Three Poems by Ian Pople


In memoriam Dupree Bolton

That time at dusk. The barn owl
beats up and down beside

the meadow fence; sluggish
as if not confident, an aphorist

of predation. Its flat, wide face
divided about the beak,

its beautiful cruelty divined
from wit, righteoused in

progeny, the plurality
of individuals, meaning one.

As when we see the bodies
of animals at the roadside

and know that birds have
flown above them, filled

with a power that was
most intimately theirs and not them.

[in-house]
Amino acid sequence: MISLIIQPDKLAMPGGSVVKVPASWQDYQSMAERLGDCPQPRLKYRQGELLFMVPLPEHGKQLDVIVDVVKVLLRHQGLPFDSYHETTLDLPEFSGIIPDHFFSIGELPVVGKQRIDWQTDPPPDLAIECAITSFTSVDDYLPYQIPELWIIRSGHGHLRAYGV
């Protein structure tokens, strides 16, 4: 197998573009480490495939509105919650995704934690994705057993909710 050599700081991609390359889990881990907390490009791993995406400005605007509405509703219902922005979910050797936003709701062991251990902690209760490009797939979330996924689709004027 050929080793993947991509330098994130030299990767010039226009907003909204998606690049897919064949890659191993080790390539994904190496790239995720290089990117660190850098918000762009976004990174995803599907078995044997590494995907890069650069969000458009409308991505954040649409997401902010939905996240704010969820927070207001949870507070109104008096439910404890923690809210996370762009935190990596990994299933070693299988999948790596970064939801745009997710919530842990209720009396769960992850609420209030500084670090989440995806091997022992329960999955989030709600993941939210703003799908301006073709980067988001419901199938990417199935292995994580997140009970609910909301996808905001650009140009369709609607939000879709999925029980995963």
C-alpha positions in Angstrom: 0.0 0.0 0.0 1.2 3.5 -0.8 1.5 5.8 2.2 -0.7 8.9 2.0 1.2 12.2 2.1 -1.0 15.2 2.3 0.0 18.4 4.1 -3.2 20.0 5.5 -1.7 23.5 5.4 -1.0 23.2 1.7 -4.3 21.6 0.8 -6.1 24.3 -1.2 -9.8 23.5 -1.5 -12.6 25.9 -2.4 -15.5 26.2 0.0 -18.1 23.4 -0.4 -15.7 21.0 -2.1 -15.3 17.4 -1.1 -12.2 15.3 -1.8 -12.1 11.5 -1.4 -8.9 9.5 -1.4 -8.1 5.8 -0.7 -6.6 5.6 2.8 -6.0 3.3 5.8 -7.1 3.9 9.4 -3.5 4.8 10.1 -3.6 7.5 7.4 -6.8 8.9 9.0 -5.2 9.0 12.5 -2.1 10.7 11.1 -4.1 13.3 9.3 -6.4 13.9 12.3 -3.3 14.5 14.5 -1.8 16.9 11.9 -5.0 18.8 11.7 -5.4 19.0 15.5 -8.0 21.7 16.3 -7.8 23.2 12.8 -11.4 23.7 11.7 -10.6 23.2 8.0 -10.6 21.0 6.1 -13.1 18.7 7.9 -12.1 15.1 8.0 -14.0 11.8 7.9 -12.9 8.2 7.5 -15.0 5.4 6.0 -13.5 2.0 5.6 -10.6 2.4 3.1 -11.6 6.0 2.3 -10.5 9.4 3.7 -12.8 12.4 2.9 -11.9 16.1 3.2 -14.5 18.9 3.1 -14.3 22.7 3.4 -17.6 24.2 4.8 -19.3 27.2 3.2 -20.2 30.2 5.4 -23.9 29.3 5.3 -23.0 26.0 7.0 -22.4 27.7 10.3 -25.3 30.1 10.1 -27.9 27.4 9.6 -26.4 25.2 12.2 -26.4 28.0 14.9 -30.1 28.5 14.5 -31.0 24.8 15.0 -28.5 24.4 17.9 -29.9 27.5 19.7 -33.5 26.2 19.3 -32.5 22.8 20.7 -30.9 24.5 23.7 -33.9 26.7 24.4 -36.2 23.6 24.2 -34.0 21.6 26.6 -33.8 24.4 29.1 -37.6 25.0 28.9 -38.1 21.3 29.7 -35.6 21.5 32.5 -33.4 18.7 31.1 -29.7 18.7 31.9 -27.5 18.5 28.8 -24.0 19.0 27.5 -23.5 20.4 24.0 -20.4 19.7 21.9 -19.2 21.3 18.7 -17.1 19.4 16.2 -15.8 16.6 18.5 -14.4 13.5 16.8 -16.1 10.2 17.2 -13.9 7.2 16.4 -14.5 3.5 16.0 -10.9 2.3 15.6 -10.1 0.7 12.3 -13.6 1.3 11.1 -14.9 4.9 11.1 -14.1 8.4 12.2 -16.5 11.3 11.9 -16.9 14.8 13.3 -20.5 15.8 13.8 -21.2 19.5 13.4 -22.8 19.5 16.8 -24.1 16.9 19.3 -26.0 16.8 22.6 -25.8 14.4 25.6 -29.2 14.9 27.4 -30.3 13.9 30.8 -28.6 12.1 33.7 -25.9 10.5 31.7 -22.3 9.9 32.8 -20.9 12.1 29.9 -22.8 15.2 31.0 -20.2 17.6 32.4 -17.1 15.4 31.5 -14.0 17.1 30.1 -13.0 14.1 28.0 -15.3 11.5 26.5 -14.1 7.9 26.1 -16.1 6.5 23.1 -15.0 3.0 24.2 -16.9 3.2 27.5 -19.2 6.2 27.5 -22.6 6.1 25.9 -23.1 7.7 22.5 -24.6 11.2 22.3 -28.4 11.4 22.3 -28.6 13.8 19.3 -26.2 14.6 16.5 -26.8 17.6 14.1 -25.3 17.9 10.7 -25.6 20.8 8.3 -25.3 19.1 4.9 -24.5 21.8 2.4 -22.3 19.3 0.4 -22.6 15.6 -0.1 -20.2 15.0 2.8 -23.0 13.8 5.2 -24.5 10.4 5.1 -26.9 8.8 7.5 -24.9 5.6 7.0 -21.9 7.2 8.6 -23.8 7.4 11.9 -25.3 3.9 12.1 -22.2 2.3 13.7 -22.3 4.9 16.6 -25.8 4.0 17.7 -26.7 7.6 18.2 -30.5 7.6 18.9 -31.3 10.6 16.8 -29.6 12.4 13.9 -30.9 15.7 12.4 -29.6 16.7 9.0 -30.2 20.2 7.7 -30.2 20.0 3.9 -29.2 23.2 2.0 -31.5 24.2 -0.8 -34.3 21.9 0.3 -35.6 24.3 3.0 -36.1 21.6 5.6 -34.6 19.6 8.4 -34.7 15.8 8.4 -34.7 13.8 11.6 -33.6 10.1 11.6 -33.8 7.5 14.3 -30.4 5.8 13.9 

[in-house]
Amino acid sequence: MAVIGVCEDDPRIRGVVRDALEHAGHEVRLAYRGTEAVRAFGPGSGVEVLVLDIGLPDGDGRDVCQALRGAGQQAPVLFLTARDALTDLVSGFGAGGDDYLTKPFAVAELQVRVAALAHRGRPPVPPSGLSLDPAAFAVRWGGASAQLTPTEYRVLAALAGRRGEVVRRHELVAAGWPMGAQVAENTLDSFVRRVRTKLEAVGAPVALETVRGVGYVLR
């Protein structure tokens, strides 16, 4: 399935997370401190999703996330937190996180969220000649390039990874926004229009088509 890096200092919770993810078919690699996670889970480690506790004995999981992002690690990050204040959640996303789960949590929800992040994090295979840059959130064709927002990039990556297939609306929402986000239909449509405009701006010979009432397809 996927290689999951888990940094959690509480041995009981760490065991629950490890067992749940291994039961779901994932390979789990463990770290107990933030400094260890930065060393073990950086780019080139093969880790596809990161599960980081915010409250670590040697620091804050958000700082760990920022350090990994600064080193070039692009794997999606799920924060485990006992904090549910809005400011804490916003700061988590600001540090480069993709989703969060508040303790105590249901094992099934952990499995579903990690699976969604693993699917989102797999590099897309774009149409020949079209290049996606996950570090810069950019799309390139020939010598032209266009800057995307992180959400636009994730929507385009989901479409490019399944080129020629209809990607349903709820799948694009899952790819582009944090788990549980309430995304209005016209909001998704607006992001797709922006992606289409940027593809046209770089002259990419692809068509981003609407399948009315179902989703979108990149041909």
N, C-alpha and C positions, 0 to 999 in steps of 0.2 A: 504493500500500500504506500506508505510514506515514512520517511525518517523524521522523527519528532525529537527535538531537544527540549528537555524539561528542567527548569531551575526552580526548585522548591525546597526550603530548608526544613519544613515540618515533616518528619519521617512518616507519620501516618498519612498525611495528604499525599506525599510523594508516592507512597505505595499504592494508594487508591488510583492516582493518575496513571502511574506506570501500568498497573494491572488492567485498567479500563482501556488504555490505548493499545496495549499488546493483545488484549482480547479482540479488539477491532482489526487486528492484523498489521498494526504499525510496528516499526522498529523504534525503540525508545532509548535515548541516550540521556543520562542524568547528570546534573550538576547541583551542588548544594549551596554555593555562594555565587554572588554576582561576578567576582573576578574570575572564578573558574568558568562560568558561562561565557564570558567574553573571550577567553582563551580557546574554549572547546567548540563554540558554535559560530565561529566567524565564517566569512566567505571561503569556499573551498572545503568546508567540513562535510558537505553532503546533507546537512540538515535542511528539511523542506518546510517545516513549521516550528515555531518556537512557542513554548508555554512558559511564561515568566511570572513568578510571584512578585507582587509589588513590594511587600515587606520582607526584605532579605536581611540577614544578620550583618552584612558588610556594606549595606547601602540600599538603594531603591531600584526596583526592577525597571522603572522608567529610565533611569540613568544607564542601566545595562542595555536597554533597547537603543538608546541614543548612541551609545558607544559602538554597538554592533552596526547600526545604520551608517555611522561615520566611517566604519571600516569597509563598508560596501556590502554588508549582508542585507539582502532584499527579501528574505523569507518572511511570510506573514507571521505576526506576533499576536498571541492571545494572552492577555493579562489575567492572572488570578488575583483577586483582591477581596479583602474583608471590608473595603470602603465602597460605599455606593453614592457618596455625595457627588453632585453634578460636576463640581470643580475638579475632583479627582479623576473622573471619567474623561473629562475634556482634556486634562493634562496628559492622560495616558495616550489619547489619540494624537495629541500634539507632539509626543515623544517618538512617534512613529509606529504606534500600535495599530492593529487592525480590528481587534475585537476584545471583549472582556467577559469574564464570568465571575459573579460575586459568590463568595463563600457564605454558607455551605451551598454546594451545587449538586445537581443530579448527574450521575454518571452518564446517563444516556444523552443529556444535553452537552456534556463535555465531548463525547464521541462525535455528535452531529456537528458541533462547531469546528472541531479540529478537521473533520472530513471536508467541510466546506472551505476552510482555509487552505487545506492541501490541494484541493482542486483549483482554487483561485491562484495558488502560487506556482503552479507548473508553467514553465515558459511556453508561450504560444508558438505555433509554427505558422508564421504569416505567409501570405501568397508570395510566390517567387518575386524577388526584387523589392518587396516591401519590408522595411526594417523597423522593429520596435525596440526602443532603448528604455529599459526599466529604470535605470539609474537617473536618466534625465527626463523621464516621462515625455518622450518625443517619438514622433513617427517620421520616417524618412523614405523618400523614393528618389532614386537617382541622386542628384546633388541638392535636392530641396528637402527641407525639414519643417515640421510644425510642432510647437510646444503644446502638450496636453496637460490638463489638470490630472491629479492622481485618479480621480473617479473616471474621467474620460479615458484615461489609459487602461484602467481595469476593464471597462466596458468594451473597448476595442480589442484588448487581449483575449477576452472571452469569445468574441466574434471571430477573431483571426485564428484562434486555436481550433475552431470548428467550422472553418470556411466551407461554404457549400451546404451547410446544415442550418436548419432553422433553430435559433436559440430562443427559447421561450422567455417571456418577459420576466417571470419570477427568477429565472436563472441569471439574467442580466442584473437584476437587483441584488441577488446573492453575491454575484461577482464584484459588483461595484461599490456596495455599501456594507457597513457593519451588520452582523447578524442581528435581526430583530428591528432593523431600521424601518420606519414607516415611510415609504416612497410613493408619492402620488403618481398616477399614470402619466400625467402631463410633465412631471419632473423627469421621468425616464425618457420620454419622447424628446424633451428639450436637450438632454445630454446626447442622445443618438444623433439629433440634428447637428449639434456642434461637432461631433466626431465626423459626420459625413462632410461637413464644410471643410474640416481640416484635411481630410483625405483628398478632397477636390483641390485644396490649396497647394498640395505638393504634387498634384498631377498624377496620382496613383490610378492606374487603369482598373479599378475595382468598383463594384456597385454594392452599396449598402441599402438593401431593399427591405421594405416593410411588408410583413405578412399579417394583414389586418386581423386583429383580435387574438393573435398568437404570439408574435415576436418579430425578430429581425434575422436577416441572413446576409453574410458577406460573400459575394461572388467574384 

Travelling the main line,
Everything in its right place.

The buildings in the suburbs seem
so solid, linear and unshakeable;

in good standing, the thick-set,
heavily berried rowans.

The memories we left behind,
like Thumbelina, left to myth

and tale, superseded by the view
down the nave, to where, above

the Pietà, one baulk of wood had
quietly been placed across another.


Sfumato: John Singer Sargent

As if the work were
a kind of prohibition.

He loved their skin, but most
of all their hands, against

the textured blend of grey
over green; and their gaze,

the set of the mouth,
the set of the eyes,

and, among the lanterns,
all that atonement.



About the Author:

Ian Pople’s poems have been published in TLS and LRB, and are forthcoming in Poetry. He teaches at the University of Manchester.